Money Property Home buyers, beware! Nobody in real estate thinks new laws will end underquoting

Home buyers, beware! Nobody in real estate thinks new laws will end underquoting

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Real estate agents are concerned Victoria's new laws leave "too much room for manipulation". Source: AAP
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Underquoting looks set to continue despite moves in Victoria and New South Wales to clamp down on the practice.

New laws have come into effect in Victoria, following moves from NSW in 2016, aimed at stamping out what one real estate agent calls the industry’s “next big obsession since dummy bidders”.

Peter O’Malley, from Harris Partners Real Estate in Balmain, Sydney, said agents will continue to underquote so long as Australian property market remains hot.

He said buyers should check with local residents and multiple agents if they feel a property is being underquoted.

Underquoting is a tactic used to attract crowds to auctions by advertising prices well below what the seller would accept.

In these high stakes situations, people often bid higher than they might otherwise, thus driving up the price. Many auction attendees also waste extra time and money looking at properties ultimately outside their budget.

Mr O’Malley said underquoting in NSW is simply a matter of agreeing a verbal reserve price with a seller while advertising a lower ‘official price’ in public. He said agents are able to hide behind rising house prices to justify the disparity between advertised prices and sale prices. His advice to potential homebuyers: “Believe nothing, check everything.”

Greg Cooper, a Melbourne real estate agent with Cooper Newman Real Estate, said Victoria’s new laws leave “too much room for manipulation”, allowing unscrupulous real estate agents to continue underquoting.

He said the easiest solution would have been to force agents to display the reserve price – that is, the price wanted by the sellers.

Sellers often only set reserve prices the day of the auction – often after a property has been advertised for several weeks.

But Mr Cooper does think Victoria’s new laws are good, as prices will begin to reappear on real estate listings. He said agents have been avoiding advertising prices as a way to create engagement without being accountable for a price.

As part of the crackdown announced at the start of this year, Consumer Affairs Victoria has started civil proceedings against Melbourne South Eastern Real Estate, also known as Barry Plant Mount Waverley, Oakleigh and Wheelers Hill.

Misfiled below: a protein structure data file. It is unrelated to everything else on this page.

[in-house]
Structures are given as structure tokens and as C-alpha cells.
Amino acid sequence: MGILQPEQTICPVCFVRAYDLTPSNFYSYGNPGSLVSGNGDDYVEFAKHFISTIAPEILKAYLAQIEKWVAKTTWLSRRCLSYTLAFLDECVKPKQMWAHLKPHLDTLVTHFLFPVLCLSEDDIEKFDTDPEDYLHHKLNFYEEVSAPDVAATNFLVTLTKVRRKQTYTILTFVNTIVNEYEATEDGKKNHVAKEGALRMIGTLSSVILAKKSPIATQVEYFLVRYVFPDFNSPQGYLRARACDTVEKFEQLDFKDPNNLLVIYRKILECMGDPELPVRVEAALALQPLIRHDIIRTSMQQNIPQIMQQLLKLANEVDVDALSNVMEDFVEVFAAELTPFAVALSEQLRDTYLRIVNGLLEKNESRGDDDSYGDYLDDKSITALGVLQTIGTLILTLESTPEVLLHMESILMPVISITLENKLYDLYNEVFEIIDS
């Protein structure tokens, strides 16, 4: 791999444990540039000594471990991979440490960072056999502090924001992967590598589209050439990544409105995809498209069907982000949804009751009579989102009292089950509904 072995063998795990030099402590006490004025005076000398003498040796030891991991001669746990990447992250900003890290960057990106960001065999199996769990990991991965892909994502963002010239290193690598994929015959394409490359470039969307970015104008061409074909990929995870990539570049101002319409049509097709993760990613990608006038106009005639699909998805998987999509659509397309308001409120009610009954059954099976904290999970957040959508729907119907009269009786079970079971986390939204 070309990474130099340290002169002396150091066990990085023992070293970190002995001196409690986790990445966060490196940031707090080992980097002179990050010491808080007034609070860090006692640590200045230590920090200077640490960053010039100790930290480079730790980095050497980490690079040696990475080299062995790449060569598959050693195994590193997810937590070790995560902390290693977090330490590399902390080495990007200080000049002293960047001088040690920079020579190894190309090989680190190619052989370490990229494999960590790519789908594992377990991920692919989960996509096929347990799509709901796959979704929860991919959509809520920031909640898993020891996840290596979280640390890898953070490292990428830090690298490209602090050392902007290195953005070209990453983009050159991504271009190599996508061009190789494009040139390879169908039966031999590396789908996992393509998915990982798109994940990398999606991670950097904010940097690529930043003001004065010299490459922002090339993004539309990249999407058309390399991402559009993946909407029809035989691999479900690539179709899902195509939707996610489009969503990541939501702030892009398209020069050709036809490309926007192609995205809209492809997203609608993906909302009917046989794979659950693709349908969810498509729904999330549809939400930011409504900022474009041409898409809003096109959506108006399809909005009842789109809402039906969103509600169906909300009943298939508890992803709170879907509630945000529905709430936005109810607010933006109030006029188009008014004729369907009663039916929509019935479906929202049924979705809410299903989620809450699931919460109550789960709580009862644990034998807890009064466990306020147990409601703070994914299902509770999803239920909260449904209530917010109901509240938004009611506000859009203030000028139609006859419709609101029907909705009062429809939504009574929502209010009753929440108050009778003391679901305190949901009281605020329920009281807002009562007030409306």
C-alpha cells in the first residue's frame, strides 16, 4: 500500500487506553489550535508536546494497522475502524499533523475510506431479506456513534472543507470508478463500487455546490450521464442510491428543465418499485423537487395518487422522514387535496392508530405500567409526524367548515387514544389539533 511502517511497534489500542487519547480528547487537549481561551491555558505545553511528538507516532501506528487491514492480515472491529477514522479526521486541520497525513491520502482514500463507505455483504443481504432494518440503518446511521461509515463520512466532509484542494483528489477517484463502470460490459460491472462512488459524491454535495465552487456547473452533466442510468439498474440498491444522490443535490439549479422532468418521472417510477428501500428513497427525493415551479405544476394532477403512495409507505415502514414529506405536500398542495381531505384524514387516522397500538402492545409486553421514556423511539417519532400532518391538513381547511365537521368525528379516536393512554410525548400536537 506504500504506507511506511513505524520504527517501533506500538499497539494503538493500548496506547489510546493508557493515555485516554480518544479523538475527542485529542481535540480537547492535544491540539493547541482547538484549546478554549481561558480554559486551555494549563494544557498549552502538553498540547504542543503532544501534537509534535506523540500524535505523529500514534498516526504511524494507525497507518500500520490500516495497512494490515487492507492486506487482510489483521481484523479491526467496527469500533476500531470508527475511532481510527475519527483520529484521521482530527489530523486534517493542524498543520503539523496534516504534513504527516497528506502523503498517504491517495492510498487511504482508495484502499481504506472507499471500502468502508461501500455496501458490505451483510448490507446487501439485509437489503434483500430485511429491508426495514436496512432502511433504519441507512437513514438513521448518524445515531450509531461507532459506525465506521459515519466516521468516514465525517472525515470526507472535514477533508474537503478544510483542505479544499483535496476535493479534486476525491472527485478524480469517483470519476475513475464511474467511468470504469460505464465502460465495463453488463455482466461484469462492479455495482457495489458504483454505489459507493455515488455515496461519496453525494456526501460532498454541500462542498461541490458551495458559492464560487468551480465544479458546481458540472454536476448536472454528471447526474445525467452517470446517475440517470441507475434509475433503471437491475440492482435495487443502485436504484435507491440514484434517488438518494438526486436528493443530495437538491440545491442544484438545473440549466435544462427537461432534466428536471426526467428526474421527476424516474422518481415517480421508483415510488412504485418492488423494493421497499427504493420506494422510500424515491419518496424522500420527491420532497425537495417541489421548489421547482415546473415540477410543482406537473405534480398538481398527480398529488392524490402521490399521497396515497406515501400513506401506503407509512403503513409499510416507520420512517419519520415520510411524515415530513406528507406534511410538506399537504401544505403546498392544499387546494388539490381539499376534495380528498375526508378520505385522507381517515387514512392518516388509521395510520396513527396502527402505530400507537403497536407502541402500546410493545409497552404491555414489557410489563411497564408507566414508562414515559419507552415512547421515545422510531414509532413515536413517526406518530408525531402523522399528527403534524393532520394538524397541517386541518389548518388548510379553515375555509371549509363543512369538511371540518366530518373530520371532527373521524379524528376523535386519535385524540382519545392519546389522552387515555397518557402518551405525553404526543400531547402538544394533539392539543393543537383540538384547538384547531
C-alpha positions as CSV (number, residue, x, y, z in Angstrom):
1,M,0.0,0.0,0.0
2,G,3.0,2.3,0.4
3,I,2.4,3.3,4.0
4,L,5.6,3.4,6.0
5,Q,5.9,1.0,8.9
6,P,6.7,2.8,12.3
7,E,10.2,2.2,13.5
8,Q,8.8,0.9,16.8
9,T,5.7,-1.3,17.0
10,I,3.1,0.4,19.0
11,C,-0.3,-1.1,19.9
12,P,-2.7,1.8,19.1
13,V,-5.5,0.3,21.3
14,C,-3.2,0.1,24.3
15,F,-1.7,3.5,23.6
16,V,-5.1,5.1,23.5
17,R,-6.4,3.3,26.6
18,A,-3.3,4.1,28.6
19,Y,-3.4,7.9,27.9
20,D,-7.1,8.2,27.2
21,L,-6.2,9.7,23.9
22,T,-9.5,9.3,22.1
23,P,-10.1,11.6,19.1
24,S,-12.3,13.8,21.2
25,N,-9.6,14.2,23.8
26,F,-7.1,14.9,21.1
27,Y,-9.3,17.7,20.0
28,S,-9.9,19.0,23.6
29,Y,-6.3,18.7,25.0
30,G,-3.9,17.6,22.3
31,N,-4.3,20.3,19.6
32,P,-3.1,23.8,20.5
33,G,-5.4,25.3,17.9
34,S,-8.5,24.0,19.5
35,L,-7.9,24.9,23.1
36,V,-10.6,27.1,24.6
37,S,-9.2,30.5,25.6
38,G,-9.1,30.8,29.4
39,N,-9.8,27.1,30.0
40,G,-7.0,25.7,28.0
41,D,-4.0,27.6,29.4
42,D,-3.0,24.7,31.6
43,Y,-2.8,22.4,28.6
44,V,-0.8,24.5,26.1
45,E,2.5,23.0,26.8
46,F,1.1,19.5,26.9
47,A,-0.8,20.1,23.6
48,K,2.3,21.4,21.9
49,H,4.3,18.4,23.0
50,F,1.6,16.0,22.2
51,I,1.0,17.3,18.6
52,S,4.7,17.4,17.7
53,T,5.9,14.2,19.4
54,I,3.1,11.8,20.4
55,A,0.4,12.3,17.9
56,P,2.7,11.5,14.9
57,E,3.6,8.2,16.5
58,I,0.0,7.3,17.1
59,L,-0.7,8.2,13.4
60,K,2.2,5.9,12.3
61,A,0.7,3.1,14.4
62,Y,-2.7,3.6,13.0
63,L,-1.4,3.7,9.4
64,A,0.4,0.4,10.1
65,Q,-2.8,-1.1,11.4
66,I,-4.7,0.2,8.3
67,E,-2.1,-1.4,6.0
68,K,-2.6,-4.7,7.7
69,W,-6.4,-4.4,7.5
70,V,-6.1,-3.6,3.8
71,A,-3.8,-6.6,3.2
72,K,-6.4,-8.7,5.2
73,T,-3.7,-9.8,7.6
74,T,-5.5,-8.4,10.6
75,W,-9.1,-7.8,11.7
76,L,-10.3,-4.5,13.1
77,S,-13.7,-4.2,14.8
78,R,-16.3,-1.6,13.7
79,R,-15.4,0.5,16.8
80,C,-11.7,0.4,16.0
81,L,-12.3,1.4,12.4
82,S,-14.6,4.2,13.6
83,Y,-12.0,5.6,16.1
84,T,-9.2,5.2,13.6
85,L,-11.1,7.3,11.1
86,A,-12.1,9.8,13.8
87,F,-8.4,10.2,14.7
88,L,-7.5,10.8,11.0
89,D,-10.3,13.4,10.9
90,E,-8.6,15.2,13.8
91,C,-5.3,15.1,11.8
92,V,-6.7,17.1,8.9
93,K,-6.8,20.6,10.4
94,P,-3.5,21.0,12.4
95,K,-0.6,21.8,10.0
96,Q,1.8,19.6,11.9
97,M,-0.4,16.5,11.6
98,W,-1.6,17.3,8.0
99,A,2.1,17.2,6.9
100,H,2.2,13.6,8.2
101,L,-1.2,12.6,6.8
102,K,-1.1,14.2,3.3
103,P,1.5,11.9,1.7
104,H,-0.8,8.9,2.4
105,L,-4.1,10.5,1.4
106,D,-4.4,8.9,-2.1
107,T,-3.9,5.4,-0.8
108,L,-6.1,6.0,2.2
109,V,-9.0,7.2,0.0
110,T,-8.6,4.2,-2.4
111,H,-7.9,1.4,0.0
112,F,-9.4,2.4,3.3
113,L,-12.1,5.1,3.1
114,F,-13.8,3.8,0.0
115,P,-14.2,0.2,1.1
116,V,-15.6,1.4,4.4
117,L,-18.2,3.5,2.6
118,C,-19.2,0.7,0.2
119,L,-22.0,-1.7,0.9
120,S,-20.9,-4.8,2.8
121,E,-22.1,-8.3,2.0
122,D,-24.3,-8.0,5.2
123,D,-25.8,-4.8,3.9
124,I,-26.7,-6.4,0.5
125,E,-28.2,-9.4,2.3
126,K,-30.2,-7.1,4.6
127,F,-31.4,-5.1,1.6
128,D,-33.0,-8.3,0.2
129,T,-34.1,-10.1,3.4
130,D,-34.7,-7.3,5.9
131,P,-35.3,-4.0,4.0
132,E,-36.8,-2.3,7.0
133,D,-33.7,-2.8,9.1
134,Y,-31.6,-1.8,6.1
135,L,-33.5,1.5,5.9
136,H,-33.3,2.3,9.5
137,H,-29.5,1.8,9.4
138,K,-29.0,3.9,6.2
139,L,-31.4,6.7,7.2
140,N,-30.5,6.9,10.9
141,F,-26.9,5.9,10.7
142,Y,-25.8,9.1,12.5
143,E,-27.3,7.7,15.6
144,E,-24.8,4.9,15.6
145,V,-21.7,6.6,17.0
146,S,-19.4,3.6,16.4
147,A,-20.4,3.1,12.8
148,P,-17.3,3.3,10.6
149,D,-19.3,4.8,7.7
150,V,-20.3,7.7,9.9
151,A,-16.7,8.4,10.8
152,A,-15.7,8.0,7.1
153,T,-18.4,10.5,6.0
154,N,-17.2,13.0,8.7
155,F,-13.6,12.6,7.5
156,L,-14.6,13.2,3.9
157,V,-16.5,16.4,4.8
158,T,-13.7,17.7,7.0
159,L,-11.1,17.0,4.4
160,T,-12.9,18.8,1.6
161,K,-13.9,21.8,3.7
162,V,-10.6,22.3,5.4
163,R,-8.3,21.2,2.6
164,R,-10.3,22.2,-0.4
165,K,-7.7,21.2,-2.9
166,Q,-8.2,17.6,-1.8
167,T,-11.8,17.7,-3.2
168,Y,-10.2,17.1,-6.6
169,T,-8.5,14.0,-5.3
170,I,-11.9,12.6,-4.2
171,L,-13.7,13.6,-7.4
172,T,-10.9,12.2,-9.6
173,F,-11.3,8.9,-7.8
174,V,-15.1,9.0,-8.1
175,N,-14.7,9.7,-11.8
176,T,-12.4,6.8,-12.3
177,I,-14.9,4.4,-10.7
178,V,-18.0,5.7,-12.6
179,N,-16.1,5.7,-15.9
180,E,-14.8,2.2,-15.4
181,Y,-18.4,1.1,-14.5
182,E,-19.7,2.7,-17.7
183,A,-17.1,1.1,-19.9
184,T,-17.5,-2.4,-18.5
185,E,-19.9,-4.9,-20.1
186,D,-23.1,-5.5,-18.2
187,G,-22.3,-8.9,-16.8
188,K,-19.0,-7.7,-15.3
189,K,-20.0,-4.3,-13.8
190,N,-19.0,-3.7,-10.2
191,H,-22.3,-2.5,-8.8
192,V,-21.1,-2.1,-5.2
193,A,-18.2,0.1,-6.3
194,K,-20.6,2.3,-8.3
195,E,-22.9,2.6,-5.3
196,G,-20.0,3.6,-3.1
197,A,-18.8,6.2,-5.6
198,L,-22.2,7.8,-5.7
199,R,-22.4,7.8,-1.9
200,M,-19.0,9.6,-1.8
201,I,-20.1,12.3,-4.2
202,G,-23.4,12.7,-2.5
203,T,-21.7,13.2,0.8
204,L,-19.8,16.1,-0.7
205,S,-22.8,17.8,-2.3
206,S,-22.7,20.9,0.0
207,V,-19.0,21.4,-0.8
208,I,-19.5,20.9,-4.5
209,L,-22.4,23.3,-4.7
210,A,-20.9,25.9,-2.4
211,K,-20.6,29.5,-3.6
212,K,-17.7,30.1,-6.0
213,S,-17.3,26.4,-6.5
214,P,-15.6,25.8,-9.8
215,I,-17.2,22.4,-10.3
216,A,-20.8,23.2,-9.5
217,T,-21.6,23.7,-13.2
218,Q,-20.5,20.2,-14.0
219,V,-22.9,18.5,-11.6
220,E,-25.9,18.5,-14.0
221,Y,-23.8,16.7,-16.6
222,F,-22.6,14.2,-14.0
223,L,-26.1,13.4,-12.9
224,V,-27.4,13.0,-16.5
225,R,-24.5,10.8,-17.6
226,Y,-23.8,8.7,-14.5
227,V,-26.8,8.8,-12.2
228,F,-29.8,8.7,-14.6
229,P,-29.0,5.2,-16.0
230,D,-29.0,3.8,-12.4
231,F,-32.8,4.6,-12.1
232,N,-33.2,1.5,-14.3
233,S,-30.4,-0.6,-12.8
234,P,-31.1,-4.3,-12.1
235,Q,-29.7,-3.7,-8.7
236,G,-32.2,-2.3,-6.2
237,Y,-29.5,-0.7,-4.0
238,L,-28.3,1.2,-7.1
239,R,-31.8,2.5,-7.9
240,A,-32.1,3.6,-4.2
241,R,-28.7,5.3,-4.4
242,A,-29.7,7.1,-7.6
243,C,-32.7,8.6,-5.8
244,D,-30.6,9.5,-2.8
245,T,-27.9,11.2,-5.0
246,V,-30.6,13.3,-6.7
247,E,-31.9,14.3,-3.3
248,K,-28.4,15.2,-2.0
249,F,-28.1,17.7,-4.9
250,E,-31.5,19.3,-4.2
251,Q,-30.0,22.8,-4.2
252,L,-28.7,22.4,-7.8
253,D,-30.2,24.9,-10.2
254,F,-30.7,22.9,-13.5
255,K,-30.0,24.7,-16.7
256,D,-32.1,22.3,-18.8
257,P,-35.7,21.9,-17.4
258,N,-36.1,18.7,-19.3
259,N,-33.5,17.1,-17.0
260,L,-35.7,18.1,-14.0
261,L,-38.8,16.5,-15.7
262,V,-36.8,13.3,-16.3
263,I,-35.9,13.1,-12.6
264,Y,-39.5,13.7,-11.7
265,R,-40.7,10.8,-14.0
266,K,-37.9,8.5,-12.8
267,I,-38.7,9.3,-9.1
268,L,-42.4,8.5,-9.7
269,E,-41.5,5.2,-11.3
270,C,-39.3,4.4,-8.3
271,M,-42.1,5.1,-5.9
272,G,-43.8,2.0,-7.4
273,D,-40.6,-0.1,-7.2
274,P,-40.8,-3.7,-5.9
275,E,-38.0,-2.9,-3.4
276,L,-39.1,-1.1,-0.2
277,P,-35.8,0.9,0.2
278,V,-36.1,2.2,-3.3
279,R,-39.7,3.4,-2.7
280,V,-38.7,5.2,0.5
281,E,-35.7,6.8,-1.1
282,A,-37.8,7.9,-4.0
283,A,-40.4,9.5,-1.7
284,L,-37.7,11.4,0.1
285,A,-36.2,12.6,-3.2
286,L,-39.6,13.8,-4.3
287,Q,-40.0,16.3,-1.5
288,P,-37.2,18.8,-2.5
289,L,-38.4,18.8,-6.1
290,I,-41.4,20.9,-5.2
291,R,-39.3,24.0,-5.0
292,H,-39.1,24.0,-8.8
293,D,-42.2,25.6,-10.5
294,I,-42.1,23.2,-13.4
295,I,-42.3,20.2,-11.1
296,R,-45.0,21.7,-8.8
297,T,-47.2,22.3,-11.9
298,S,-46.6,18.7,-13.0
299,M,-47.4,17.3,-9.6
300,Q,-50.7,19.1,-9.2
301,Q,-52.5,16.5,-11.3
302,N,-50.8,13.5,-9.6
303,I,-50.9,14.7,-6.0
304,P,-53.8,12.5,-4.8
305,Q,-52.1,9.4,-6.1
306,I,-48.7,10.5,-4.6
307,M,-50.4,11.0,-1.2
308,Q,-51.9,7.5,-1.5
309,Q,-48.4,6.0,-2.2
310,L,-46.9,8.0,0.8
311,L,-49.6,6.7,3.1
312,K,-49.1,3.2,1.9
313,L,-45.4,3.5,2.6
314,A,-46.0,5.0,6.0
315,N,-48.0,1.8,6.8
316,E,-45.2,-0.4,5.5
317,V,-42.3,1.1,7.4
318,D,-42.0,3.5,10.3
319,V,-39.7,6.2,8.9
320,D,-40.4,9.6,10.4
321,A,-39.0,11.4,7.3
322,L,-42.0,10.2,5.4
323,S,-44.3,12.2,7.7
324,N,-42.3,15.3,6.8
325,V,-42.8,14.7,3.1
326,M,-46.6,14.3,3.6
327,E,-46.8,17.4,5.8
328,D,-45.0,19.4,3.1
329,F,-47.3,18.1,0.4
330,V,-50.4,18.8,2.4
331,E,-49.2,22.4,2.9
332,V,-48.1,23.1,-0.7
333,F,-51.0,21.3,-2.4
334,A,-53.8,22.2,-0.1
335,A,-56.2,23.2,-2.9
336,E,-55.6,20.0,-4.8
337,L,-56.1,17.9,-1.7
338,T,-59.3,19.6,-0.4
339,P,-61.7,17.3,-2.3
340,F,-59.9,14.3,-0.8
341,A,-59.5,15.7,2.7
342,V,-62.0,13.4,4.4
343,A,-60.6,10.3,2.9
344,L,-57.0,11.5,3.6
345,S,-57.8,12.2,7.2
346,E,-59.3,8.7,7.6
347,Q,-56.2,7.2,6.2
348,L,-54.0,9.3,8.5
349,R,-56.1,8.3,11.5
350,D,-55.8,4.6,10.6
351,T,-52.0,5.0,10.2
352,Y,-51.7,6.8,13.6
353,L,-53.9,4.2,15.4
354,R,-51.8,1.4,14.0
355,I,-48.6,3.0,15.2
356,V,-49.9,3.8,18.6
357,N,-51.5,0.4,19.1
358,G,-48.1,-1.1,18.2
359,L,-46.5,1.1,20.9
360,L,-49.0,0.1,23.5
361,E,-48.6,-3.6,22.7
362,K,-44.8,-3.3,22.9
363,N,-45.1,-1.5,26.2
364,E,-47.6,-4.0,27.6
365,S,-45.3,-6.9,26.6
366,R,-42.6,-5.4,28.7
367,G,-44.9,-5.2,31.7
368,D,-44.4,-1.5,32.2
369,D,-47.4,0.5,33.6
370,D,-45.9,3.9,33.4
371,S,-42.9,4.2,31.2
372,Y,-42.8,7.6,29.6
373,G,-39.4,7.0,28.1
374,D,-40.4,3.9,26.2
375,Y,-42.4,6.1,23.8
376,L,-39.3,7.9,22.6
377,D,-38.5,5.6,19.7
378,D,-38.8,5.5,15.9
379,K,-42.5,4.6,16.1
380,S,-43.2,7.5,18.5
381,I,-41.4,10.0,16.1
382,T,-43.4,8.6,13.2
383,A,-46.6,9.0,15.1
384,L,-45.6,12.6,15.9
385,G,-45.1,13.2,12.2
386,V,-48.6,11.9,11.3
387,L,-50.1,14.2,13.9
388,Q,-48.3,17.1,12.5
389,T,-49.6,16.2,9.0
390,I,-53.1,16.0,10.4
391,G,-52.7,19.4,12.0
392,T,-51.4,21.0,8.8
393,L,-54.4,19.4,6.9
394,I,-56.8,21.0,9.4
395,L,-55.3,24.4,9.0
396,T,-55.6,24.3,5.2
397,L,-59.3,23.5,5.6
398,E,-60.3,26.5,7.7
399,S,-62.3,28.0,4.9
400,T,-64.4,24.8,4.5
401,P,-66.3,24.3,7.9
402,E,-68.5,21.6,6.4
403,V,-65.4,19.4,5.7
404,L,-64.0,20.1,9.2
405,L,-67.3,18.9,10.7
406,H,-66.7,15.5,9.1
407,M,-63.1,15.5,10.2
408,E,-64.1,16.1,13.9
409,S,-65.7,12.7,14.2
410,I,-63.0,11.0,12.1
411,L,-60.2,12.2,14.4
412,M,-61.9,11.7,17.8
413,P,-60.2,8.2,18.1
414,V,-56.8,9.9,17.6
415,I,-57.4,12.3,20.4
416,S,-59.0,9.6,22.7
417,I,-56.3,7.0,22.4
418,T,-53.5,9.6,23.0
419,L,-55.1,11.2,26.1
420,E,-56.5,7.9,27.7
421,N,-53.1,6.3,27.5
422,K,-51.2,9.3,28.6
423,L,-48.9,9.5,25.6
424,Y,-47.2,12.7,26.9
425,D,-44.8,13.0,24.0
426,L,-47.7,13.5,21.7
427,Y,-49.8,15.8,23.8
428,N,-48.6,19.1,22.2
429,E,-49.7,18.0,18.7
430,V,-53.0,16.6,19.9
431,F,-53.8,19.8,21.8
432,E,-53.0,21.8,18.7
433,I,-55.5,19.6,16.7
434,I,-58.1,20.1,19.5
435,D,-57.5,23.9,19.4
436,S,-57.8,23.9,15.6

The charges, levelled under the state’s old anti-underquoting laws, bring the tally to several high profile agencies found to have engaged in underquoting, such as Hocking Stuart in Melbourne’s Richmond, which copped a $330,000 fine.

Data released by property price predictor app earlier this year laid bare the epidemic of underquoting in Australia’s capital cities. It named Glen Huntly in Melbourne and Carlingford in Sydney as the worst affected areas.


In Victoria, agents listing properties from May 1 will be required to provide potential buyers with a rough selling price, three similar sales in the area and the median price for the suburb. Non-compliance with the new regulations risks fines of $31,000 and above. Agents will also lose commission for setting an unreasonable estimated selling price, or advertising a property below the estimated selling price – that is to say, underquoting.

Biggin & Scott’s James Nicol, a real estate agent based in Ballarat, said underquoting damages trust in the industry.

He said although the penalty to Hocking Stewart sent a message through the industry, there were still some agents who will try and push the envelope. “Some people think its OK to try and jones the system,” he said.

Queensland’s auction laws, which leave agents unable to give buyers a price quote, are “like the Wild West”, he added. This compared to South Australia, where sellers must specify the exact sale prices they’re looking for.

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